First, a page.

Updated (11:10 p.m.) — Jacob Resneck
Unofficial returns show Democrat Jesse Kiehl comfortably winning a seat on the Alaska Senate.
“It’s humbling how many people have put their faith in me to work on Southeast Alaska’s behalf,” Kiehl said Tuesday night.
With most precincts reporting, the Juneau Assemblyman leads independent Don Etheridge by more than 3,600 votes.
Until this spring Kiehl had been an aide to Sen. Dennis Egan, a Democrat, who retired this year for health reasons. There was no Republican in the contest.
Etheridge told CoastAlaska he’d conceded.
“We fought a helluva fight,” he said Tuesday evening.
The Senate race had pit two labor-friendly, politically connected Juneau men to represent District Q, a constituency that includes all of Juneau, Haines and Skagway plus a number of smaller communities like Gustavus.
But the two candidates received support from opposite ends of the political spectrum and differed on a number of key issues: Etheridge is a supporter of the now-stalled Upper Lynn Canal highway extension — “the road” — whereas Kiehl does not.
Kiehl supports a state income tax — something that’s anathema to Alaska Republicans and was the subject of a controversial flier paid for by the Republican Women of Juneau.
Etheridge didn’t think the flier – which he had publicly disavowed – was a factor.
“I don’t think it hurt it that bad,” Etheridge said Tuesday evening. “No, I think it’s just that Juneau’s not ready to go to anything but a Democratic Senator. That’s the only thing that I can see; it’s been that way for so long I think we’ve gotten used to it.”
Kiehl did not make the GOP women’s flier – which some saw as potentially anti-Semitic – into a campaign issue.
“Don ran a positive campaign, I ran a positive campaign,” Kiehl said Tuesday.
The 42-year-old Democrat was far and away the most successful fundraiser, reporting an income of nearly $120,000 whereas Etheridge reported a little over $50,000.
Kiehl’s support included $10,000 from the state Democratic Party, though the lion’s share of contributions came from individuals — many giving $100 or $50 or even less.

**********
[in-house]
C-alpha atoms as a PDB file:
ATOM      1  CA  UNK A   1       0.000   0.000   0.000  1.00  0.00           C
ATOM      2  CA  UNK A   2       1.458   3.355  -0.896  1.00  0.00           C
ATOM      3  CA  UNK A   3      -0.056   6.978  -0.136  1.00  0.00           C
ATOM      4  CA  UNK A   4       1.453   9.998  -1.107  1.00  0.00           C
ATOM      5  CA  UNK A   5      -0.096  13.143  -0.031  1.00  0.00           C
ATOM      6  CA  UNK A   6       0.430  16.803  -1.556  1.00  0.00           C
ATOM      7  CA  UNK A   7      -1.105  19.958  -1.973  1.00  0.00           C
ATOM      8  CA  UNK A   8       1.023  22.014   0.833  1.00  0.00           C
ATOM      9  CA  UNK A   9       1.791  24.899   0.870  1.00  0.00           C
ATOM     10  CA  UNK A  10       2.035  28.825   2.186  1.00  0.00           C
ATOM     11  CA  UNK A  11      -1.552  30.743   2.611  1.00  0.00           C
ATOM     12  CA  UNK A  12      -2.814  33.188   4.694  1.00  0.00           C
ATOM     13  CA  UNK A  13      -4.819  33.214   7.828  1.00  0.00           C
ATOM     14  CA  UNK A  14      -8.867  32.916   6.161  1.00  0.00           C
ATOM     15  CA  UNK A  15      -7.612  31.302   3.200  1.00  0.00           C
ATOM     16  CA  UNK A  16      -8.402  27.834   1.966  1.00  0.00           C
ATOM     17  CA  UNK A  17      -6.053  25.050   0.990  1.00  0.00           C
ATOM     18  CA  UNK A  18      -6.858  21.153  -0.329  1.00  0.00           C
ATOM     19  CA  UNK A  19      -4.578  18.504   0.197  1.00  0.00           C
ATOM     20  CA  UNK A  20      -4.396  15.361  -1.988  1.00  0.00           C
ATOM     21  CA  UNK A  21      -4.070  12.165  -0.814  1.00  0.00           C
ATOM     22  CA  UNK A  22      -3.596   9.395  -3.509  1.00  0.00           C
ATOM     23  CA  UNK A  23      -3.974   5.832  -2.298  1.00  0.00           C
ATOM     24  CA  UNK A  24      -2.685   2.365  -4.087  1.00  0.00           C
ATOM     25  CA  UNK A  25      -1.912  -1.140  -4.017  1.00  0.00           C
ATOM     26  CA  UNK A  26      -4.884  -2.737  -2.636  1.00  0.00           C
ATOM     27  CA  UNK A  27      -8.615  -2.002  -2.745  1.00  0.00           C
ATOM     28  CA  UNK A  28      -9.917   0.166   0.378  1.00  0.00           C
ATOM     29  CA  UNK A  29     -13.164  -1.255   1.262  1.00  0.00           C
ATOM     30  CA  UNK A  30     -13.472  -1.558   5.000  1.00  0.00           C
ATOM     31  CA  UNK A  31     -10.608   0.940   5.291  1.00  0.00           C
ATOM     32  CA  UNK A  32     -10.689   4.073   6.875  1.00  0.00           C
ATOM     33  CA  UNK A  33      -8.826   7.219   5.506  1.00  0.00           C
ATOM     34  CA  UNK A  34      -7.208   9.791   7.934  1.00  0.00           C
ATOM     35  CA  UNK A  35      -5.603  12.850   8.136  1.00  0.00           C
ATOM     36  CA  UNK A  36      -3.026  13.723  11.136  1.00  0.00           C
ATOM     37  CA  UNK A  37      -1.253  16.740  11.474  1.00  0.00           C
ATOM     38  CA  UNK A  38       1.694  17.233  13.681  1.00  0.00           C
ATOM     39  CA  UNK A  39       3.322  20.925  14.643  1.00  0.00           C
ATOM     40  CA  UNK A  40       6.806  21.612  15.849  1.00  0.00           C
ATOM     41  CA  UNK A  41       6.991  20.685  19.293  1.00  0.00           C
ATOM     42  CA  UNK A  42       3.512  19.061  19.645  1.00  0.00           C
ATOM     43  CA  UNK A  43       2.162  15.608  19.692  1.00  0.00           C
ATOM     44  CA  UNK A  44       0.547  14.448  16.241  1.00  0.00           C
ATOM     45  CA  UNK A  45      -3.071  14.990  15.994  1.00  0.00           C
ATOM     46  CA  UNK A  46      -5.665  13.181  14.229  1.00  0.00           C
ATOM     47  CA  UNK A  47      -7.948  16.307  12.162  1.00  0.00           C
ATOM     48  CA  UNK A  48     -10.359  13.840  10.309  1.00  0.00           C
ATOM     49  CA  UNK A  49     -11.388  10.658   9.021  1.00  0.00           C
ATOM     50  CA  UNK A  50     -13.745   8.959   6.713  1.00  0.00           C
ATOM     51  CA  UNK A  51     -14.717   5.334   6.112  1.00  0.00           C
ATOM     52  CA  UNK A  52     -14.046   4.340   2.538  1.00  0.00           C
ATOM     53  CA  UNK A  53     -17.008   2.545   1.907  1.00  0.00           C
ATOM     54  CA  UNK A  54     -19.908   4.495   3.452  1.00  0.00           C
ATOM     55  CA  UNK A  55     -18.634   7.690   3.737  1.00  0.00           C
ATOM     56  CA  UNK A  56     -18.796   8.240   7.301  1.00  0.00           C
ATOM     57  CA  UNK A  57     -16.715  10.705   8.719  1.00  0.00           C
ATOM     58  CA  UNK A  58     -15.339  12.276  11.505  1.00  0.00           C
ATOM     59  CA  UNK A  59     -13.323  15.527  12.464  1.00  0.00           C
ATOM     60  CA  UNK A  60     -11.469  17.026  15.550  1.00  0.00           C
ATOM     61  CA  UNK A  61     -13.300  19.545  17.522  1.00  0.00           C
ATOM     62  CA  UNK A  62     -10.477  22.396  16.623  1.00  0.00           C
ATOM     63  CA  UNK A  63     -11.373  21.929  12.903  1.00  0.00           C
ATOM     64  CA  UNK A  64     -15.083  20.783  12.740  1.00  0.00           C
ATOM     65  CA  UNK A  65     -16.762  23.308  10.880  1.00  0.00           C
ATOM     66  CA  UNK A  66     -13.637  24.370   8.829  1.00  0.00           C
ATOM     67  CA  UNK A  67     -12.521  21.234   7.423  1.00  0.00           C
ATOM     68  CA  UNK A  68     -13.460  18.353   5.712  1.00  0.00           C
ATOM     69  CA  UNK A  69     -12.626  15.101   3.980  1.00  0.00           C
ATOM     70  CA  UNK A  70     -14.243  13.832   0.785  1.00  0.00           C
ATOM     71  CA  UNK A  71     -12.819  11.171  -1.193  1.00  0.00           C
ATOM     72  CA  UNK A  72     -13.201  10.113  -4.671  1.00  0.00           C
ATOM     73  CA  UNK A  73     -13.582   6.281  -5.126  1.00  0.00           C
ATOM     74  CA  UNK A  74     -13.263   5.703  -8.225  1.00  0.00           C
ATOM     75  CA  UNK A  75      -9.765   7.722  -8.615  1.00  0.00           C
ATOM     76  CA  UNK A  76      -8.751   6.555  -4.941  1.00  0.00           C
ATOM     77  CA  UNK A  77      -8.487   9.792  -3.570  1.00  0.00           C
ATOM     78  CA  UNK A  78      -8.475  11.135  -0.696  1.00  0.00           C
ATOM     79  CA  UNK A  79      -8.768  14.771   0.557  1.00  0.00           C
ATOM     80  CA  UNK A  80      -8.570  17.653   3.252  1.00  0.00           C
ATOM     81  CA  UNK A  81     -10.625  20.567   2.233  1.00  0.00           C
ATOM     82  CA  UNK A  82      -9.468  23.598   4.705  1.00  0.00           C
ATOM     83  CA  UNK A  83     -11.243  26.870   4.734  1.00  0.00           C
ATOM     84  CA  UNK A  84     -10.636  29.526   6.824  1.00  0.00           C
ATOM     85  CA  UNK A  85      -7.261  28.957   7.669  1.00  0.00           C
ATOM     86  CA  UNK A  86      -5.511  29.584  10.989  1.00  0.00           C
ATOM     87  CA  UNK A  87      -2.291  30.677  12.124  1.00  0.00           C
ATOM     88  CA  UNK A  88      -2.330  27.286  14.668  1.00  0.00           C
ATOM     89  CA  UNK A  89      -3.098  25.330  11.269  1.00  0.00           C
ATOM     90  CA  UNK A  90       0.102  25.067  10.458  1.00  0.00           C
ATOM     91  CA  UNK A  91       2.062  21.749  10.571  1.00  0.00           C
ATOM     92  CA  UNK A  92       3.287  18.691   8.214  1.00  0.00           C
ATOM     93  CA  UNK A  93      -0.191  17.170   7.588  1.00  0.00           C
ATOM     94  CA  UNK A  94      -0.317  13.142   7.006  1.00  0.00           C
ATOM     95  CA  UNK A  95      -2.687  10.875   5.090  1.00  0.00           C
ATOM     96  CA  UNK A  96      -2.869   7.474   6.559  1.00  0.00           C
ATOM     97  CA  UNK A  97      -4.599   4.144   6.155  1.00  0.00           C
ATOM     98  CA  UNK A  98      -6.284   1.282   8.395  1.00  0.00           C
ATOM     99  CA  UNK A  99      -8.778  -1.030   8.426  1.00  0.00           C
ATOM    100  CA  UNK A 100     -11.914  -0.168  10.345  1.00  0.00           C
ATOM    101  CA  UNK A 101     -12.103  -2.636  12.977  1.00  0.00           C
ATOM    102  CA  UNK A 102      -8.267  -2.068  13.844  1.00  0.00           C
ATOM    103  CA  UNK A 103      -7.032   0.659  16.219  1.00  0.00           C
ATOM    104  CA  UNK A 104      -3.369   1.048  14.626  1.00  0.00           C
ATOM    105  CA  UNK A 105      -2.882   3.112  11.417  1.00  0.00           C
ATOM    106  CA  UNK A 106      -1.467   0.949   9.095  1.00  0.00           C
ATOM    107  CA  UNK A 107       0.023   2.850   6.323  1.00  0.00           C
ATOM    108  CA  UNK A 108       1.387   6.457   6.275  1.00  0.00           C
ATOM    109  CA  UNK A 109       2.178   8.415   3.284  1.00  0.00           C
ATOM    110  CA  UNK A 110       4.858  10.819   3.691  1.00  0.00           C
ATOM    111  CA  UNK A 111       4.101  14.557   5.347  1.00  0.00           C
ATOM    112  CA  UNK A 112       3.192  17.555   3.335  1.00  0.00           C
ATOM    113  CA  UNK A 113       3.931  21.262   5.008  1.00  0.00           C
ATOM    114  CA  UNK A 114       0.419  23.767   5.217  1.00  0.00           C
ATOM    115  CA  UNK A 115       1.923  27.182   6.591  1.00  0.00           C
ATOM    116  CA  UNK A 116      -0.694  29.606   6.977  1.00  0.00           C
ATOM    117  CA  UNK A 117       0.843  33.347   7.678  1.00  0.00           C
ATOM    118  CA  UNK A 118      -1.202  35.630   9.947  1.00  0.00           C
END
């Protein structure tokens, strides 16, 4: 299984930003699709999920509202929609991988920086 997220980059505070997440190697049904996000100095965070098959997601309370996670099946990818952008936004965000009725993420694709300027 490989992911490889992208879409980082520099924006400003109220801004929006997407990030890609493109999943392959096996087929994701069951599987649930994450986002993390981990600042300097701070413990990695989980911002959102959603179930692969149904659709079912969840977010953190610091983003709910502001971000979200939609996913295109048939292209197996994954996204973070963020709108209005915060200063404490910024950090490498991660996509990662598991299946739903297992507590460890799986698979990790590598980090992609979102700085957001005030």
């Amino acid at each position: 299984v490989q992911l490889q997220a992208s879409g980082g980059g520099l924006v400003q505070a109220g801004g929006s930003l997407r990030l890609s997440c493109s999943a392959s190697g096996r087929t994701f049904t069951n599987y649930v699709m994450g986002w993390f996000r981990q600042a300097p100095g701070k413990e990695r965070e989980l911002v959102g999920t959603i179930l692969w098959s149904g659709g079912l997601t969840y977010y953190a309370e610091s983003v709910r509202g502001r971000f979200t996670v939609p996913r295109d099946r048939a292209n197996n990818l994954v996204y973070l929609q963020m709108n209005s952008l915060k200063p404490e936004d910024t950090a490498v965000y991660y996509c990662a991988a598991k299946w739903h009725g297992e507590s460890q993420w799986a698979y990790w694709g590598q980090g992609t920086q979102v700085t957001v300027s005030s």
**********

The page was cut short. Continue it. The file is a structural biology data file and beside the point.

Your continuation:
By contrast, Etheridge often received $1,000 — the maximum allowed under state law — by political action committees tied to organized labor, oil companies and mining interests.
That’s likely because Etheridge campaigned on repairing the state’s infrastructure – popular with organized labor – but also promised to cut “waste” in government rather than institute new taxes, a line popular with Republicans, who did not field a candidate in the race.
“I see a lot of waste in the state and I know where a lot of it is at and when I’m on the finance committee, I’ll take care of that,” Etheridge said at an Oct. 9 candidates forum when asked where he would find trim the state budget.
Kiehl, by contrast, had said he’d look to tapping oil companies to help balance the budget.
“I think there are still some parts of our oil tax structure that don’t make business sense for us as resource owners,” Kiehl said at the same forum.
Etheridge, 66, worked for years as lobbyist for the state’s largest union and is close to Alaska’s most prominent union leader Vince Beltrami. He also served a single term on the Juneau Assembly about 20 years ago. More recently, he was an active member of Juneau’s Docks and Harbors Board. He said Tuesday he planned to return to lobbying work.
Kiehl has served on the Juneau Assembly since 2011 and currently serves as chair of the finance committee. He’ll have to resign his Assembly seat to join the Legislature. The Juneau Assembly will appoint someone to fill-in until his term expires in 2020.
KTOO’s Kavitha George contributed to this report.
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